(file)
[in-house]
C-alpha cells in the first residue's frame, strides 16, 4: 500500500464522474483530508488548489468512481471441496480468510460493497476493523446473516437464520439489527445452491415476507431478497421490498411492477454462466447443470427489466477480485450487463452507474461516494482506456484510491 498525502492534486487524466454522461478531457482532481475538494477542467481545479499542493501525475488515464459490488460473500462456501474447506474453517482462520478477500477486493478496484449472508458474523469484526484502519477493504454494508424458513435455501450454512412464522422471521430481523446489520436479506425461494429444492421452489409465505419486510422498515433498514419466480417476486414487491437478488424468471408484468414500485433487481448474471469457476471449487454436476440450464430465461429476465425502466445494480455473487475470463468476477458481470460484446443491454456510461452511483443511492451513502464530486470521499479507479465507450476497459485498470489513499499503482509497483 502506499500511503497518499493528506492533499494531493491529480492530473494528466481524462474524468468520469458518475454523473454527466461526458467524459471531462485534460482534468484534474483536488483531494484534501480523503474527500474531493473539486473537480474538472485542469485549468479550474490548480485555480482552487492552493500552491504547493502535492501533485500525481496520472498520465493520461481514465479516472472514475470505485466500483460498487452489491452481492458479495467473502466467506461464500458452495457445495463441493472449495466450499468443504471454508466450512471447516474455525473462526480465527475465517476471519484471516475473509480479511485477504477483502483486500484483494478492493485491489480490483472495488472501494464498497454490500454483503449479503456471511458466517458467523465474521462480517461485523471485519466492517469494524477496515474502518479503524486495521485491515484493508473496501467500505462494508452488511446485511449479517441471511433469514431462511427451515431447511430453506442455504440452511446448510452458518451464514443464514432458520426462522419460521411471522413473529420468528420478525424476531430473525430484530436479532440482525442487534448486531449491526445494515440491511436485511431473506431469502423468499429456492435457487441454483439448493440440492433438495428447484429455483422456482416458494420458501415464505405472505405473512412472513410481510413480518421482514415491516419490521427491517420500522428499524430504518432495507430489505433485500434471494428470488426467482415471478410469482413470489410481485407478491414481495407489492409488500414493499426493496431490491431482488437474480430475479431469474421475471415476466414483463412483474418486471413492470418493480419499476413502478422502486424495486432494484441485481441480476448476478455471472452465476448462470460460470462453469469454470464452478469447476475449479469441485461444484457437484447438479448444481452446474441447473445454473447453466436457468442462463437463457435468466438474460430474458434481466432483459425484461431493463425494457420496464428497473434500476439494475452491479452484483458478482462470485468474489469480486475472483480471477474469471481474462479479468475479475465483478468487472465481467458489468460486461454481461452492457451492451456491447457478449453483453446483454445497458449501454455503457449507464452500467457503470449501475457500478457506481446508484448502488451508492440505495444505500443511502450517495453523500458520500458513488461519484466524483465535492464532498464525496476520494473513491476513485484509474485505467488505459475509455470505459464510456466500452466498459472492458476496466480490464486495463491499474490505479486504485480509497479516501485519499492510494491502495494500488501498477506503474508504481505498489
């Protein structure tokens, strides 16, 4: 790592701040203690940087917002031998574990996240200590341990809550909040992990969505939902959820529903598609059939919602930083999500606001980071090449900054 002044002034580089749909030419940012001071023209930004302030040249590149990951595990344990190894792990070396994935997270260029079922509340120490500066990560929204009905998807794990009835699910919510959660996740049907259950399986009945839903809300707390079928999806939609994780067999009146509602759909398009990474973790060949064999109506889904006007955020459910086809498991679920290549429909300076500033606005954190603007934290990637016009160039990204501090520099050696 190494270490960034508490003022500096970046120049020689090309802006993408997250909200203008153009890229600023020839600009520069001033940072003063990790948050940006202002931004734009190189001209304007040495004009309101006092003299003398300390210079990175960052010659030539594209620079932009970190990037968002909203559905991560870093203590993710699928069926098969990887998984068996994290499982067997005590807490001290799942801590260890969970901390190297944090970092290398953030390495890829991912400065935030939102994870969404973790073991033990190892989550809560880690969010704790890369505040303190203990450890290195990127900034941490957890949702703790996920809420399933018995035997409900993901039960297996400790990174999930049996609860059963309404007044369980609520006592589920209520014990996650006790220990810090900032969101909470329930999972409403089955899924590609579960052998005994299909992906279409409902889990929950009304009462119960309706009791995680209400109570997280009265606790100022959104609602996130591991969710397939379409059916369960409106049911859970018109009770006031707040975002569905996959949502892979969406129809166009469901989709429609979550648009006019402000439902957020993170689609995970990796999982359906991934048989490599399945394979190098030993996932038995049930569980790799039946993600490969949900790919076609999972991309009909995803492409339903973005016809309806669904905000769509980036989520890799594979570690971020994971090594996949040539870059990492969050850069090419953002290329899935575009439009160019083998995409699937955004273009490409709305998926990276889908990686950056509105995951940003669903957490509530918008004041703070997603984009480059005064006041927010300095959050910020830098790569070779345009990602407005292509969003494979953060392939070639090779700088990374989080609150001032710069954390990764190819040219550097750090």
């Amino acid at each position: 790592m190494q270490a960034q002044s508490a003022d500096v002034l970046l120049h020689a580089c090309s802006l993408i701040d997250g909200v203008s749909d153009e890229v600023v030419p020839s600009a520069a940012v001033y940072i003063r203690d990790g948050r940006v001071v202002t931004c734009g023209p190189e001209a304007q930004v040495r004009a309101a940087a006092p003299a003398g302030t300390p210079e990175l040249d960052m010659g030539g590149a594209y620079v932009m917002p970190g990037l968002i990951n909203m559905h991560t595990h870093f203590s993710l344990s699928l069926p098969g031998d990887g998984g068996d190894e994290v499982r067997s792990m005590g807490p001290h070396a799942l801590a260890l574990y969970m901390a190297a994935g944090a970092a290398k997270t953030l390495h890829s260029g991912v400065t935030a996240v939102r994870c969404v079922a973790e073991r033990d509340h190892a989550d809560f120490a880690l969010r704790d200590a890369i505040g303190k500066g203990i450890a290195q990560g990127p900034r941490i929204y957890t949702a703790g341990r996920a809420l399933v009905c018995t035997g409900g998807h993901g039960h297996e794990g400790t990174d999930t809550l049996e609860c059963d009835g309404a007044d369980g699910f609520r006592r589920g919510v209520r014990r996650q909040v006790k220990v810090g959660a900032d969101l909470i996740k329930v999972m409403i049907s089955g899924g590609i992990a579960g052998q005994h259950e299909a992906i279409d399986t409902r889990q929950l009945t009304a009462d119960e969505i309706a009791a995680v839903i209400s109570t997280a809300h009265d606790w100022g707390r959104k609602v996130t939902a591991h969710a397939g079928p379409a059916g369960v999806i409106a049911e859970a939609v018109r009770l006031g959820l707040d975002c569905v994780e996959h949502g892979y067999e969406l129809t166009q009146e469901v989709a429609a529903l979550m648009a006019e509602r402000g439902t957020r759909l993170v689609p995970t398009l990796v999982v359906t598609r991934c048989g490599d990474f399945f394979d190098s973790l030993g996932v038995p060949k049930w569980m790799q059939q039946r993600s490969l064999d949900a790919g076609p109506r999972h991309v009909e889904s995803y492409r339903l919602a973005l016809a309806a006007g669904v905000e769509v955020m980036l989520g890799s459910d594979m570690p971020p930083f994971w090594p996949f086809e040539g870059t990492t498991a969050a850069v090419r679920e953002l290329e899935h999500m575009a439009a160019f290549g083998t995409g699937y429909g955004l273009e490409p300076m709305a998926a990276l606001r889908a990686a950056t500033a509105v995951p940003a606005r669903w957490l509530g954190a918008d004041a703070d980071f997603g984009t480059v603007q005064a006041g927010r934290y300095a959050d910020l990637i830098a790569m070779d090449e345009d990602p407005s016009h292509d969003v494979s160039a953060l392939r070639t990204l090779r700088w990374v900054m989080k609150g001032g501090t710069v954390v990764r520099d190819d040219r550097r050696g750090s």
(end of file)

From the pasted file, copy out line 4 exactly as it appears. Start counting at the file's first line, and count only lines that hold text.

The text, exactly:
């Amino acid at each position: 790592m190494q270490a960034q002044s508490a003022d500096v002034l970046l120049h020689a580089c090309s802006l993408i701040d997250g909200v203008s749909d153009e890229v600023v030419p020839s600009a520069a940012v001033y940072i003063r203690d990790g948050r940006v001071v202002t931004c734009g023209p190189e001209a304007q930004v040495r004009a309101a940087a006092p003299a003398g302030t300390p210079e990175l040249d960052m010659g030539g590149a594209y620079v932009m917002p970190g990037l968002i990951n909203m559905h991560t595990h870093f203590s993710l344990s699928l069926p098969g031998d990887g998984g068996d190894e994290v499982r067997s792990m005590g807490p001290h070396a799942l801590a260890l574990y969970m901390a190297a994935g944090a970092a290398k997270t953030l390495h890829s260029g991912v400065t935030a996240v939102r994870c969404v079922a973790e073991r033990d509340h190892a989550d809560f120490a880690l969010r704790d200590a890369i505040g303190k500066g203990i450890a290195q990560g990127p900034r941490i929204y957890t949702a703790g341990r996920a809420l399933v009905c018995t035997g409900g998807h993901g039960h297996e794990g400790t990174d999930t809550l049996e609860c059963d009835g309404a007044d369980g699910f609520r006592r589920g919510v209520r014990r996650q909040v006790k220990v810090g959660a900032d969101l909470i996740k329930v999972m409403i049907s089955g899924g590609i992990a579960g052998q005994h259950e299909a992906i279409d399986t409902r889990q929950l009945t009304a009462d119960e969505i309706a009791a995680v839903i209400s109570t997280a809300h009265d606790w100022g707390r959104k609602v996130t939902a591991h969710a397939g079928p379409a059916g369960v999806i409106a049911e859970a939609v018109r009770l006031g959820l707040d975002c569905v994780e996959h949502g892979y067999e969406l129809t166009q009146e469901v989709a429609a529903l979550m648009a006019e509602r402000g439902t957020r759909l993170v689609p995970t398009l990796v999982v359906t598609r991934c048989g490599d990474f399945f394979d190098s973790l030993g996932v038995p060949k049930w569980m790799q059939q039946r993600s490969l064999d949900a790919g076609p109506r999972h991309v009909e889904s995803y492409r339903l919602a973005l016809a309806a006007g669904v905000e769509v955020m980036l989520g890799s459910d594979m570690p971020p930083f994971w090594p996949f086809e040539g870059t990492t498991a969050a850069v090419r679920e953002l290329e899935h999500m575009a439009a160019f290549g083998t995409g699937y429909g955004l273009e490409p300076m709305a998926a990276l606001r889908a990686a950056t500033a509105v995951p940003a606005r669903w957490l509530g954190a918008d004041a703070d980071f997603g984009t480059v603007q005064a006041g927010r934290y300095a959050d910020l990637i830098a790569m070779d090449e345009d990602p407005s016009h292509d969003v494979s160039a953060l392939r070639t990204l090779r700088w990374v900054m989080k609150g001032g501090t710069v954390v990764r520099d190819d040219r550097r050696g750090s």